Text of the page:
Among the myriad of problems bedeviling the economy, experts have identified liquidity scarcity as the primary constraint to be tackled on the road to recovery.
Making the announcement in Washington DC Thursday, the Managing Director, IMF, Christine Lagarde, said the body was committed to addressing inequitable distribution of resources the world over.
“If we want to improve the inequality issue, we must have a strong international safety net. In this context, I am pleased to reveal that our board recently approved the extension of the zero interest rate on all concessional facilities from 2016 to 2018, and thereafter, if there is a need for an extension,” she said.
“That is really important for low-income countries to be able to actually absorb the shocks without necessarily going to the international markets or relying on bilateral lending capacity of close to $1tn by extending access to bilateral borrowing agreements. The new agreements that are being signed this week will run at least through the end of 2019, and will continue to serve as a third line of defence.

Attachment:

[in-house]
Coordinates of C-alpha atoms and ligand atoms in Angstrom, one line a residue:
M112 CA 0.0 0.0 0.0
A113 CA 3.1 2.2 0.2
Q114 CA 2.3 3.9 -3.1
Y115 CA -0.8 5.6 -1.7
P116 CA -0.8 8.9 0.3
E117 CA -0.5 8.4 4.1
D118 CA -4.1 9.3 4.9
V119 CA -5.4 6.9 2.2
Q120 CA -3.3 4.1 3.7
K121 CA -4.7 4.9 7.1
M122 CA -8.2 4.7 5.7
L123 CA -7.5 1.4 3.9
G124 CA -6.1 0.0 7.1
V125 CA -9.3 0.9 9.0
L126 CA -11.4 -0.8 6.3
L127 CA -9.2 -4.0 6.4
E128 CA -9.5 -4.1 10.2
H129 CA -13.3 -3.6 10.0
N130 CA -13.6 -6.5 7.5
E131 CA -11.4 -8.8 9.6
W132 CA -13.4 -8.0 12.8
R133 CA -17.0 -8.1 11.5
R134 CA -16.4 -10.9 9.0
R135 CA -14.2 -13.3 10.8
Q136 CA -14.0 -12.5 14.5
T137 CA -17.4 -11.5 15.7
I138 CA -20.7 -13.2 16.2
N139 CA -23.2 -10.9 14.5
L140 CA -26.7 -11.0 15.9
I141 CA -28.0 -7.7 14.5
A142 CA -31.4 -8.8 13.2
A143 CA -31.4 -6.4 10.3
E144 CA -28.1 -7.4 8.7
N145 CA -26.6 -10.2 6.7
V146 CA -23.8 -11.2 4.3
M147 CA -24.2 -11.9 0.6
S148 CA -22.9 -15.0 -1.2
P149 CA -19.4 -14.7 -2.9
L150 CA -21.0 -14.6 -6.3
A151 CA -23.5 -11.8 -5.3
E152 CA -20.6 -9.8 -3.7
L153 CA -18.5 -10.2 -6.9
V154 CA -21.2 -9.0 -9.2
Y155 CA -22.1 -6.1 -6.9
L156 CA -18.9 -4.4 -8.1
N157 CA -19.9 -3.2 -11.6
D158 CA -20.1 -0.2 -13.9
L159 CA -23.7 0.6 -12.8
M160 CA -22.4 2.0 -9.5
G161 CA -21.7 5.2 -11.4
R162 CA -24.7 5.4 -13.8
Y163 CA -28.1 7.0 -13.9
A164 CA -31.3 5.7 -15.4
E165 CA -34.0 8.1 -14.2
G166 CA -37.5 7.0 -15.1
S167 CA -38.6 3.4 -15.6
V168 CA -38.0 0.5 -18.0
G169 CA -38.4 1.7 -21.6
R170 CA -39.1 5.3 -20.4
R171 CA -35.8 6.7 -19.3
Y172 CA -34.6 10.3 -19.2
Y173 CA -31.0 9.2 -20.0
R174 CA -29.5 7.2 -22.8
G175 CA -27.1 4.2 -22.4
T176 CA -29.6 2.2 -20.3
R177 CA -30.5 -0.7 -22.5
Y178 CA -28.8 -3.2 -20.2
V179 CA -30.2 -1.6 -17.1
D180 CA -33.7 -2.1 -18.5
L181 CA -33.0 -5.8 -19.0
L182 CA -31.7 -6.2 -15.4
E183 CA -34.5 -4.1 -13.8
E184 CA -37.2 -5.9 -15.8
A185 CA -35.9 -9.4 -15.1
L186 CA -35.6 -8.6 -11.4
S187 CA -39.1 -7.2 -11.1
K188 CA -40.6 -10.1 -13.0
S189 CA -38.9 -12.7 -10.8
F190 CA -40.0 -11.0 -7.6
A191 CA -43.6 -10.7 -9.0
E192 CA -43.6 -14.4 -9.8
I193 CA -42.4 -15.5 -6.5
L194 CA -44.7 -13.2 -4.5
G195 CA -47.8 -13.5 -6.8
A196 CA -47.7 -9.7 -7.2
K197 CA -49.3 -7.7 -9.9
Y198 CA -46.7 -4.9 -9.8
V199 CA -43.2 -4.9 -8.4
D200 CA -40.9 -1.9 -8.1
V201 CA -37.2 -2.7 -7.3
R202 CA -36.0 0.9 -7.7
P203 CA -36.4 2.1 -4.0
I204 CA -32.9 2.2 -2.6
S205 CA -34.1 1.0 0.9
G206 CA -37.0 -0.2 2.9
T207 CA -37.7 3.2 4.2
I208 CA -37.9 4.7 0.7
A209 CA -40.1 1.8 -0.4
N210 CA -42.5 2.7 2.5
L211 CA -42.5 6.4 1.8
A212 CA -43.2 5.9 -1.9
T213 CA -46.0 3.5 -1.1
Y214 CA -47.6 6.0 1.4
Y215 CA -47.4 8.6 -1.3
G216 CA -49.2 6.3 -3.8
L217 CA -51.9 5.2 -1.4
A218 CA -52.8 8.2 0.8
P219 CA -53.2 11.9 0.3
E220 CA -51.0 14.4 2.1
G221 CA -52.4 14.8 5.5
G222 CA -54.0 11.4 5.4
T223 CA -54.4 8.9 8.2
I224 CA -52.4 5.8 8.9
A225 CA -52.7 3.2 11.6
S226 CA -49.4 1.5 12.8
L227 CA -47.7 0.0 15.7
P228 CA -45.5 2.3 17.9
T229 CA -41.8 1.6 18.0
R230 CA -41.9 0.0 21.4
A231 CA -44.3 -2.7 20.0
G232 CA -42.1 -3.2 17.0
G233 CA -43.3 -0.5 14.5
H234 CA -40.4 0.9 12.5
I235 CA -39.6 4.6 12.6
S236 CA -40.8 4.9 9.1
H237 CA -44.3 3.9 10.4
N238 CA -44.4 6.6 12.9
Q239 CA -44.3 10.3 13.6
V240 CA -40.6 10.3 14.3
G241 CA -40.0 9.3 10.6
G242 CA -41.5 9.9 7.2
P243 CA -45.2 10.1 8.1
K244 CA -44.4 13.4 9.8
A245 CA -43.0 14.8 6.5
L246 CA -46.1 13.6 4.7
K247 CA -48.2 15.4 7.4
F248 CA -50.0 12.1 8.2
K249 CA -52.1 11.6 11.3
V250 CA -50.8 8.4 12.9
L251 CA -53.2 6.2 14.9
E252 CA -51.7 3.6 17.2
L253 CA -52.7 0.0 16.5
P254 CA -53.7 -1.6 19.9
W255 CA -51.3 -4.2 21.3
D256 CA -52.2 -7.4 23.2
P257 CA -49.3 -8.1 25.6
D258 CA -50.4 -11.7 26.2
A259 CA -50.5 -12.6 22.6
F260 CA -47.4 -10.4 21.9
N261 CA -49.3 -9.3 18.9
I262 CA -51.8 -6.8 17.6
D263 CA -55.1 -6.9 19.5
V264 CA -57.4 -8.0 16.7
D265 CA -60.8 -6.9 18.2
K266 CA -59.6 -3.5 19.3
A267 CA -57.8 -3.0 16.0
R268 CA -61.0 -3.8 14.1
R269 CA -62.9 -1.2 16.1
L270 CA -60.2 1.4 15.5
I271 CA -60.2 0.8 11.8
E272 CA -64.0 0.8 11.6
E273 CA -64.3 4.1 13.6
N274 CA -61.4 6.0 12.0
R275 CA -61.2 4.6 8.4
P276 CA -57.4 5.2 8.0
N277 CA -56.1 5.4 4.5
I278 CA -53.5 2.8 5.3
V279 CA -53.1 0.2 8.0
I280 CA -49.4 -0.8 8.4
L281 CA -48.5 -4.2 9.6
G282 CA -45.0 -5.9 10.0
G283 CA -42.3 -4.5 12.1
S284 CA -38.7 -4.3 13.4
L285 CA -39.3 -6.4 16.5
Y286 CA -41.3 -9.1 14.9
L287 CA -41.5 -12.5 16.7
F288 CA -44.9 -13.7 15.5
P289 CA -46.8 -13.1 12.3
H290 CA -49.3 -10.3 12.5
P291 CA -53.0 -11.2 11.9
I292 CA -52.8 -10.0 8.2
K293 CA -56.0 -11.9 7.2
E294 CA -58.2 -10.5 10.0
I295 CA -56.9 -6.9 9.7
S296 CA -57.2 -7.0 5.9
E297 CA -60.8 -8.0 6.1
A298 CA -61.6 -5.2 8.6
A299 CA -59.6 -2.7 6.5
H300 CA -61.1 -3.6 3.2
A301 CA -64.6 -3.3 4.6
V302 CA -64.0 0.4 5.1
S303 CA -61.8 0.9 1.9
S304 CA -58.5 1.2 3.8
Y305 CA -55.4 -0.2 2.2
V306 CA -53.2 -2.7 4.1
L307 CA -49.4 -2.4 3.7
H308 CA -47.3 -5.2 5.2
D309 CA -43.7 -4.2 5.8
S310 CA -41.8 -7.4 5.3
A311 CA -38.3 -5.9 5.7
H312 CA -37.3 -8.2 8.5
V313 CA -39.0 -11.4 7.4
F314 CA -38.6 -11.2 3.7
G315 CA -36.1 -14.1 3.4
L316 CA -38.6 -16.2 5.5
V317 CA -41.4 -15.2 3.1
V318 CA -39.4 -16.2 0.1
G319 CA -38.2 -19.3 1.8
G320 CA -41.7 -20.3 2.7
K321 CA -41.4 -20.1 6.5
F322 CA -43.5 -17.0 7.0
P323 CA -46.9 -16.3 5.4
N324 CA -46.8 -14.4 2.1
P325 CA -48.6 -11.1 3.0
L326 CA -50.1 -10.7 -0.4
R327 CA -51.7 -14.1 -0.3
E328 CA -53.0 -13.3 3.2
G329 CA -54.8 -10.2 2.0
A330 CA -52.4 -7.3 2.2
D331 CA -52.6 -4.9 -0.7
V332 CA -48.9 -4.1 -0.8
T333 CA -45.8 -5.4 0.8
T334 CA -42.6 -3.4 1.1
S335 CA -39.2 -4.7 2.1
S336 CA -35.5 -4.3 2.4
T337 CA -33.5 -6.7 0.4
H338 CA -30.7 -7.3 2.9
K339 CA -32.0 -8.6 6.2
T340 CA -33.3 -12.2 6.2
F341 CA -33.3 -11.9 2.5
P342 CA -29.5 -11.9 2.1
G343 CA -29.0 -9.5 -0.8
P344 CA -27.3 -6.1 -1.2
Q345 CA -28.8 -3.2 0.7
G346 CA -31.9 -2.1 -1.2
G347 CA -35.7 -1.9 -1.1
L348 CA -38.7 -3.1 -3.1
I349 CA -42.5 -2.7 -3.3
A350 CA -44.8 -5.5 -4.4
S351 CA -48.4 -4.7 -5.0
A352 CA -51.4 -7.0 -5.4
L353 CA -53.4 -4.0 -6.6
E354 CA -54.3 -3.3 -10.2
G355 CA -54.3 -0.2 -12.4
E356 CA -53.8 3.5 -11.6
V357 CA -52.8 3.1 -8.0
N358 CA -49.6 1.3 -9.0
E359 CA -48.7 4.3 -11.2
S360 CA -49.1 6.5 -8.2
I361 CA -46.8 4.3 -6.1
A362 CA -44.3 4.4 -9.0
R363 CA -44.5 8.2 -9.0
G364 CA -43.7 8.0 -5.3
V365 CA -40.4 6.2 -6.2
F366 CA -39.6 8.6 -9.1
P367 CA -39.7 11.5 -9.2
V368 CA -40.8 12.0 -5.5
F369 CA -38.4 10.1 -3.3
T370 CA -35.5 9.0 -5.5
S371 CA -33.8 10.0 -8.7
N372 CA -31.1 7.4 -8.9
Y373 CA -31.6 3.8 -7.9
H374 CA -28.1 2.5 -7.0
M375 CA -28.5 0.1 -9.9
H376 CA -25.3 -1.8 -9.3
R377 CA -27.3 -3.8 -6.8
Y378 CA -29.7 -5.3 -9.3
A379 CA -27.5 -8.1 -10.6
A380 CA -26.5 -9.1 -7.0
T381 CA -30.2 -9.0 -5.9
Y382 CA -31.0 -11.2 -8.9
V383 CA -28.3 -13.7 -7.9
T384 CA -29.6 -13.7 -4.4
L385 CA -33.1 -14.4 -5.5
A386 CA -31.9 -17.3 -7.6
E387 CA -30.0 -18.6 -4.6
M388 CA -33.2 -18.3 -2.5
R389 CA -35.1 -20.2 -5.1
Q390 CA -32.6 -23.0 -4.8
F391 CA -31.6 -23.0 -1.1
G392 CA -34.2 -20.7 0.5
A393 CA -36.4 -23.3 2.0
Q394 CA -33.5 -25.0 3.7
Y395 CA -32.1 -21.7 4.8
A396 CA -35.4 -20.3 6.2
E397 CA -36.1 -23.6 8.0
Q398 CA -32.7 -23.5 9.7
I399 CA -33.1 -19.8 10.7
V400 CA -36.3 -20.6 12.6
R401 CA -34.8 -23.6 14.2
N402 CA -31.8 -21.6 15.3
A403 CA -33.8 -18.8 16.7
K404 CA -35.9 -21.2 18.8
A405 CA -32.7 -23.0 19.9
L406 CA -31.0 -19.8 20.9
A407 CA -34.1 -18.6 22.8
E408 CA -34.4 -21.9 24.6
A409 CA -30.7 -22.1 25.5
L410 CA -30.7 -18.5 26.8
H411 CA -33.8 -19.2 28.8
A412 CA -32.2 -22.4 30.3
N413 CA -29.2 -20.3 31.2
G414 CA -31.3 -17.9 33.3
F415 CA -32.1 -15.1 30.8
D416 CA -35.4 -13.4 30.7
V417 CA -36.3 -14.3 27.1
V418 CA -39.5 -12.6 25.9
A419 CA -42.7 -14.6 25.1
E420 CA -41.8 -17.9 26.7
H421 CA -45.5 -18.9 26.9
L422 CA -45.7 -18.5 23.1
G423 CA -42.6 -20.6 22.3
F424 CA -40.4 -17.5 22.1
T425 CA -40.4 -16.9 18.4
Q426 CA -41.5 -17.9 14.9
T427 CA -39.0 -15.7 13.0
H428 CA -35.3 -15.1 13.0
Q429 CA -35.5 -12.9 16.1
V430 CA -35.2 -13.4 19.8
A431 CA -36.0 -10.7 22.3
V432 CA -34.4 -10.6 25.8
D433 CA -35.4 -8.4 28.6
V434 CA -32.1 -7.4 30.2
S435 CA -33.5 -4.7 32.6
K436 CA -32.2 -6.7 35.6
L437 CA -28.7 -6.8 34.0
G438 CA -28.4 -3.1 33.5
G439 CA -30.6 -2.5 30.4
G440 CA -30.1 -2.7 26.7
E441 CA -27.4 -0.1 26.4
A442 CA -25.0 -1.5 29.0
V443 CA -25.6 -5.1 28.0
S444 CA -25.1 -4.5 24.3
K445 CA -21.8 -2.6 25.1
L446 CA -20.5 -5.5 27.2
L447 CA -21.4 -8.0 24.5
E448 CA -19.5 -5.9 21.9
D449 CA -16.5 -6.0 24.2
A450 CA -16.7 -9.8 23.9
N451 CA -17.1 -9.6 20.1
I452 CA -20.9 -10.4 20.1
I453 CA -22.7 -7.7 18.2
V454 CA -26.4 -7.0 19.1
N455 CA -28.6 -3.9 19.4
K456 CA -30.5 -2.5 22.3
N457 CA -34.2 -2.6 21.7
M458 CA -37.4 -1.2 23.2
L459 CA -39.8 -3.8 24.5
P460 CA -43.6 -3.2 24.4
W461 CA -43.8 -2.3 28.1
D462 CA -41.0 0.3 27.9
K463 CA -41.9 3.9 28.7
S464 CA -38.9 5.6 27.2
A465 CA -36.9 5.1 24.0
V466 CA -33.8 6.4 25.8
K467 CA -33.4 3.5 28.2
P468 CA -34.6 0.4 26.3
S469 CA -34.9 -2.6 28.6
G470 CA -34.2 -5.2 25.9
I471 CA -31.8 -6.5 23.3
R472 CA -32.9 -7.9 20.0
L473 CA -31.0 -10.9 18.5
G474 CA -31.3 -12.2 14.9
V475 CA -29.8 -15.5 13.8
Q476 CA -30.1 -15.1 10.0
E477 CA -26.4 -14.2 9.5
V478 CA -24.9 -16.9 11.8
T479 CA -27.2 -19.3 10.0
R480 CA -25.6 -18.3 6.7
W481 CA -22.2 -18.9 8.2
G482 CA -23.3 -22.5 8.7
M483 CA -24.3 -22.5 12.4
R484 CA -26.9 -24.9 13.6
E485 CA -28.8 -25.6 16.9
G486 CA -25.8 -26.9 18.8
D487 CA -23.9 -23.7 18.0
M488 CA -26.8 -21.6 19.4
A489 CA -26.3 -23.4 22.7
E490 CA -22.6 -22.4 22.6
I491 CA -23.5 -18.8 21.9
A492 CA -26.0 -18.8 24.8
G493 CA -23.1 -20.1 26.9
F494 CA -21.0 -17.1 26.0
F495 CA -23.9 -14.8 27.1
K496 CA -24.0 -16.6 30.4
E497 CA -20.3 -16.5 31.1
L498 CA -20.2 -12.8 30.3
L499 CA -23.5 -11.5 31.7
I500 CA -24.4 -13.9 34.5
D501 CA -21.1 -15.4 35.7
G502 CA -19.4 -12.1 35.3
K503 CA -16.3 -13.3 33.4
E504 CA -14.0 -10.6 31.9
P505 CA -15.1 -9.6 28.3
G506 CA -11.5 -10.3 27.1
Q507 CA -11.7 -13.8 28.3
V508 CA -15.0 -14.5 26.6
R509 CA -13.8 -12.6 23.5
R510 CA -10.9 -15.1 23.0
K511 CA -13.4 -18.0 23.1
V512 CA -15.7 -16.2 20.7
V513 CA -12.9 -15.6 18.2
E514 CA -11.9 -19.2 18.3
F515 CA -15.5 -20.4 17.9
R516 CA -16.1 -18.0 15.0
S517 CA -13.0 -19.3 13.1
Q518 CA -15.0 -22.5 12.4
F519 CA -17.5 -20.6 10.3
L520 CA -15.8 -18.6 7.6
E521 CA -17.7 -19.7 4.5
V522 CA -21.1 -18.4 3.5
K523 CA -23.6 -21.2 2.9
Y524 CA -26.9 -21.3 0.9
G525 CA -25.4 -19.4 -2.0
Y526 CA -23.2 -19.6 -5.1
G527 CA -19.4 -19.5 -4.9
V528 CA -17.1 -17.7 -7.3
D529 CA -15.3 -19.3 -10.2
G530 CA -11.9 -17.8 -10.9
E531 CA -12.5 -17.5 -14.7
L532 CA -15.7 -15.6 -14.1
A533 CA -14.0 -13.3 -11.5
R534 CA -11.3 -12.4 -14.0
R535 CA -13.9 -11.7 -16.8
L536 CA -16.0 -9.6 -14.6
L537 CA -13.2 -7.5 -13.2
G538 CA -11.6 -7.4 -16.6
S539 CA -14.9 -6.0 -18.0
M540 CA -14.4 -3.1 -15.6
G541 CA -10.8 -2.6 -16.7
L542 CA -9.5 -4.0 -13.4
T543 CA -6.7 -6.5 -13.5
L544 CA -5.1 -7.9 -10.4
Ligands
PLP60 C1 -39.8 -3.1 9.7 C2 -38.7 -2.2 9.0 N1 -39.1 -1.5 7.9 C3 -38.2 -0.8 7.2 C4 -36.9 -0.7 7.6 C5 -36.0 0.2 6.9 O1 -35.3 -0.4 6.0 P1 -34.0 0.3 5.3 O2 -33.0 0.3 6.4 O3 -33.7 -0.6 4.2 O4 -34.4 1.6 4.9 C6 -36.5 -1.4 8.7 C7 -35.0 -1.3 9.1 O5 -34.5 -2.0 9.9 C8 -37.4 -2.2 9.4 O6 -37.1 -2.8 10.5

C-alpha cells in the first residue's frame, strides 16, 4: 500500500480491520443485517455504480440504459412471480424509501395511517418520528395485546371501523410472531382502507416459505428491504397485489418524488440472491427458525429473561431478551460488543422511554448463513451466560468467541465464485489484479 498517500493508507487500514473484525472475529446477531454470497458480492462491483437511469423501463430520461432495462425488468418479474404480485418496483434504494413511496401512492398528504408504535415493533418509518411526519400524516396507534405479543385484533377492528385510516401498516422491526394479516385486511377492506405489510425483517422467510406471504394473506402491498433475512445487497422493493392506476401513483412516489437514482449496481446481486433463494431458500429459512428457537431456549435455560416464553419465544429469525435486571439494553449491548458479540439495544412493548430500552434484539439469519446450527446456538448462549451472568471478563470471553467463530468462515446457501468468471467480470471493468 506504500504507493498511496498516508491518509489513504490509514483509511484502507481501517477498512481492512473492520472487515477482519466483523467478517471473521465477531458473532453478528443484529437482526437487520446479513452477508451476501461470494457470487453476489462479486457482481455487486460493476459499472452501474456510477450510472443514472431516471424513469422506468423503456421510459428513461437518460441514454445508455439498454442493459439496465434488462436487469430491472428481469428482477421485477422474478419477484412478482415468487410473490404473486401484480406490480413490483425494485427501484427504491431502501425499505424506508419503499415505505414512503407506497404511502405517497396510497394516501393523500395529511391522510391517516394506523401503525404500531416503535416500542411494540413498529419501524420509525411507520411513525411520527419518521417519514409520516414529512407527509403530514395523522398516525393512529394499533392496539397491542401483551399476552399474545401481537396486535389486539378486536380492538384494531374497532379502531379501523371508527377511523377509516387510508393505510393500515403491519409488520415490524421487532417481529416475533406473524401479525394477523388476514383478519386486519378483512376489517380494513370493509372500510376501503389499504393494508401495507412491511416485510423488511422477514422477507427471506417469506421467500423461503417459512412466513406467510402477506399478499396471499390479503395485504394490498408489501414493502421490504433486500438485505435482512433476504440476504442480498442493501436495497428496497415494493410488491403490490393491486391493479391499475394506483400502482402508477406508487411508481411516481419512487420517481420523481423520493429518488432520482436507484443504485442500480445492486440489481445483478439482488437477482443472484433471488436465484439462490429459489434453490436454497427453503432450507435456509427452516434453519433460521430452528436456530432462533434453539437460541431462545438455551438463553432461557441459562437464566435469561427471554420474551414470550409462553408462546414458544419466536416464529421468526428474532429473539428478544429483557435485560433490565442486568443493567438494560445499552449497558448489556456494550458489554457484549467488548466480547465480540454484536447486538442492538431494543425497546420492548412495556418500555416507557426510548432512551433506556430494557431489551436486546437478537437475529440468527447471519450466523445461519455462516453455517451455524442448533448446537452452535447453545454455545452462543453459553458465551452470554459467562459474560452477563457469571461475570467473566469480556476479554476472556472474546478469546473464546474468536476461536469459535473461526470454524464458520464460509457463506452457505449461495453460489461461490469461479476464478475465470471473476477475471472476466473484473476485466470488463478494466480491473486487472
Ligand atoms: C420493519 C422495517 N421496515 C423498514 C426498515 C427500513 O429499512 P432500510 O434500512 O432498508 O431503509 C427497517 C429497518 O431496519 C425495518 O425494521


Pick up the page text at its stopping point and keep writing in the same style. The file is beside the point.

“As you know, the first line of defence is quota; the second line is a new arrangement to borrow; and the third line of defence will be those bilateral loans.
Meanwhile, Punch reports that top Nigerian officials attending the meeting revealed the country wasn’t keen on the IMF loan owing to their strong neo-liberal conditions.
“The IMF people have been talking to us for some time, asking us to come and take loans, but their facilities come with too many unfavourable conditions,” an official said on the condition of anonymity.
“For instance, they told us to remove fuel subsidy and devalue the naira, which we did. If we take their fresh offer, they may ask us to raise the price of fuel and further devalue the currency, but these will create unrest in the country because the people are already suffering and we are aware of this.
“We will rather take a facility from the World Bank. The IMF facility comes with too many conditions; though we need a lot of funds to come into our economy now, we have to be wary of some of the tough conditions attached to them.”
After the gloom of recession, Nigerians can look favourably towards recovery as IMF’s offer comes weeks after the African Development Bank (AfDB) offered the country loan facilities to the tune of $1bn as a means of stimulating inclusive growth.